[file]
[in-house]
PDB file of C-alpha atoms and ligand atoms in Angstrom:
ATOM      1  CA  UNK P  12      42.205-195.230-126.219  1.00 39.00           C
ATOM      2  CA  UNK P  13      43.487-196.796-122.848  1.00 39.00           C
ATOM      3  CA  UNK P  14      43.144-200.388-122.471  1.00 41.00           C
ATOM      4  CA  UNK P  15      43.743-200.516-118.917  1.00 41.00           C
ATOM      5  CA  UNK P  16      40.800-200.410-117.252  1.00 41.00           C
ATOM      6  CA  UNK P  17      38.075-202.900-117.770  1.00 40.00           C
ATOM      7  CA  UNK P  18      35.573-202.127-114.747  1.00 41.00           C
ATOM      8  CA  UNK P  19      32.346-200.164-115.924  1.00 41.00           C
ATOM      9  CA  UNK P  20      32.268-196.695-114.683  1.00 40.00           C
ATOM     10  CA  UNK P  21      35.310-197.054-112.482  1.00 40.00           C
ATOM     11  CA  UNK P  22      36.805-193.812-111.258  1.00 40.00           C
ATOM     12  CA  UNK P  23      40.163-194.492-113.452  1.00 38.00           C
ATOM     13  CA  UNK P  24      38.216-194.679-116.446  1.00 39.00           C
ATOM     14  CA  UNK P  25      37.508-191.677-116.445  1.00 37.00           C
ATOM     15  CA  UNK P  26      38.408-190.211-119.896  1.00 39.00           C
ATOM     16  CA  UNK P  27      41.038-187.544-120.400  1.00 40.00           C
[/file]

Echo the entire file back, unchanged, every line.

[in-house]
PDB file of C-alpha atoms and ligand atoms in Angstrom:
ATOM      1  CA  UNK P  12      42.205-195.230-126.219  1.00 39.00           C
ATOM      2  CA  UNK P  13      43.487-196.796-122.848  1.00 39.00           C
ATOM      3  CA  UNK P  14      43.144-200.388-122.471  1.00 41.00           C
ATOM      4  CA  UNK P  15      43.743-200.516-118.917  1.00 41.00           C
ATOM      5  CA  UNK P  16      40.800-200.410-117.252  1.00 41.00           C
ATOM      6  CA  UNK P  17      38.075-202.900-117.770  1.00 40.00           C
ATOM      7  CA  UNK P  18      35.573-202.127-114.747  1.00 41.00           C
ATOM      8  CA  UNK P  19      32.346-200.164-115.924  1.00 41.00           C
ATOM      9  CA  UNK P  20      32.268-196.695-114.683  1.00 40.00           C
ATOM     10  CA  UNK P  21      35.310-197.054-112.482  1.00 40.00           C
ATOM     11  CA  UNK P  22      36.805-193.812-111.258  1.00 40.00           C
ATOM     12  CA  UNK P  23      40.163-194.492-113.452  1.00 38.00           C
ATOM     13  CA  UNK P  24      38.216-194.679-116.446  1.00 39.00           C
ATOM     14  CA  UNK P  25      37.508-191.677-116.445  1.00 37.00           C
ATOM     15  CA  UNK P  26      38.408-190.211-119.896  1.00 39.00           C
ATOM     16  CA  UNK P  27      41.038-187.544-120.400  1.00 40.00           C